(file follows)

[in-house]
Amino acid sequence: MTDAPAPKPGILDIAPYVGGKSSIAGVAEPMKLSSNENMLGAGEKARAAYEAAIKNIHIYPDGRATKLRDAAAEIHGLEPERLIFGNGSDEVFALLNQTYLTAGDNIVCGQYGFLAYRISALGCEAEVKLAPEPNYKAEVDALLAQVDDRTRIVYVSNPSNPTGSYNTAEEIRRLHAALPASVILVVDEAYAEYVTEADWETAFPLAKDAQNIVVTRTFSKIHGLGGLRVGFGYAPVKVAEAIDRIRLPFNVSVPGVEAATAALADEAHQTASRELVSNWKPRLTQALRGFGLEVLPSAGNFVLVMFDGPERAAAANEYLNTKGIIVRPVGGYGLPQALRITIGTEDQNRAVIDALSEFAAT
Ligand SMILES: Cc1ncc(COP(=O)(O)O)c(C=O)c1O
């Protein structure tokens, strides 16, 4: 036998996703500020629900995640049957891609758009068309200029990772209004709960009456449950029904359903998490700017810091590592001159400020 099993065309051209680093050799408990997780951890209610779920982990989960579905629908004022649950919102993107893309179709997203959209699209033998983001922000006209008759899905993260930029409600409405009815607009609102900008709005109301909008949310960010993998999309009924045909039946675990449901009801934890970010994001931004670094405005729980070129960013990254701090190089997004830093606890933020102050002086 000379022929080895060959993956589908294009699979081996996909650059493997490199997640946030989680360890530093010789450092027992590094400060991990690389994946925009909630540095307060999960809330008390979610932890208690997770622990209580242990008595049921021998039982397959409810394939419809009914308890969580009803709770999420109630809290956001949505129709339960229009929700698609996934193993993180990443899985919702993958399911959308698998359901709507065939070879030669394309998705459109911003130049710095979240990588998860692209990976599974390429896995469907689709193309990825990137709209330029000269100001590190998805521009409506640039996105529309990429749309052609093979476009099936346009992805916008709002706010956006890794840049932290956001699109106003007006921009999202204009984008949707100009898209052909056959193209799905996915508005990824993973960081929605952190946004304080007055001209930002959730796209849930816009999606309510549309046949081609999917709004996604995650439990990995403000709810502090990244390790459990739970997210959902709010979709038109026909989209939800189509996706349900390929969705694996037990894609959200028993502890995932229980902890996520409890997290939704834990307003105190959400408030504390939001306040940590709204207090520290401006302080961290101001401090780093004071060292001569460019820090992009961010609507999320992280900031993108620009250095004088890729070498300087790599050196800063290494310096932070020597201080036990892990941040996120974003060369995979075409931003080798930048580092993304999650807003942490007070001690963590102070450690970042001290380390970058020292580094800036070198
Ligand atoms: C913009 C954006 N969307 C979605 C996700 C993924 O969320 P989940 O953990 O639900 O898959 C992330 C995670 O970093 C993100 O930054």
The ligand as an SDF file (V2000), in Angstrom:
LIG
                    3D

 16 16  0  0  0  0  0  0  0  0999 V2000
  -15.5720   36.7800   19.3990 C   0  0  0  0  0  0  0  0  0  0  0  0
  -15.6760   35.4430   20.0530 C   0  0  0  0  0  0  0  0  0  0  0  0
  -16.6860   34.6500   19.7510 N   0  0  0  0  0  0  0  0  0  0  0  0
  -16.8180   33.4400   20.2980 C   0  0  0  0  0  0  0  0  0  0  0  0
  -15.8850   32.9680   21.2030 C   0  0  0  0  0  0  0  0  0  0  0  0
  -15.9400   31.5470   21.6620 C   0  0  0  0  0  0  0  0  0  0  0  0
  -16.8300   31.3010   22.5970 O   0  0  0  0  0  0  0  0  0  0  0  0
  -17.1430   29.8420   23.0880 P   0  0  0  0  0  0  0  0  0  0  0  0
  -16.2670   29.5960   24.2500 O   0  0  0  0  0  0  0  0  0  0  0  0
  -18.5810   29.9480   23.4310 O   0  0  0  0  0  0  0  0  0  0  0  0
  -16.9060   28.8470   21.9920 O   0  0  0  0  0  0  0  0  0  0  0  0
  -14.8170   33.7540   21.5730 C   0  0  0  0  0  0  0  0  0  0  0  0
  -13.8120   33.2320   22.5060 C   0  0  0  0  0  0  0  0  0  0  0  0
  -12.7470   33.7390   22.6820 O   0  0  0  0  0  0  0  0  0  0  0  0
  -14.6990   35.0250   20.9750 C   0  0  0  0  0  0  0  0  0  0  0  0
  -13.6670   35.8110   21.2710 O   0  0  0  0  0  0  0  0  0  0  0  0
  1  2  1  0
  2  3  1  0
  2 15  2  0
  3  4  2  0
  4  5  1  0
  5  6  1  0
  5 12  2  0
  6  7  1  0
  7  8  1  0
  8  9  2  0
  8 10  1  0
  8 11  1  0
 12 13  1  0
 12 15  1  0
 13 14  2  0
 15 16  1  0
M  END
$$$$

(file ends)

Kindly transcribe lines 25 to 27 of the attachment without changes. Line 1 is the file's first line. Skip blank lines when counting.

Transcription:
  -13.6670   35.8110   21.2710 O   0  0  0  0  0  0  0  0  0  0  0  0
  1  2  1  0
  2  3  1  0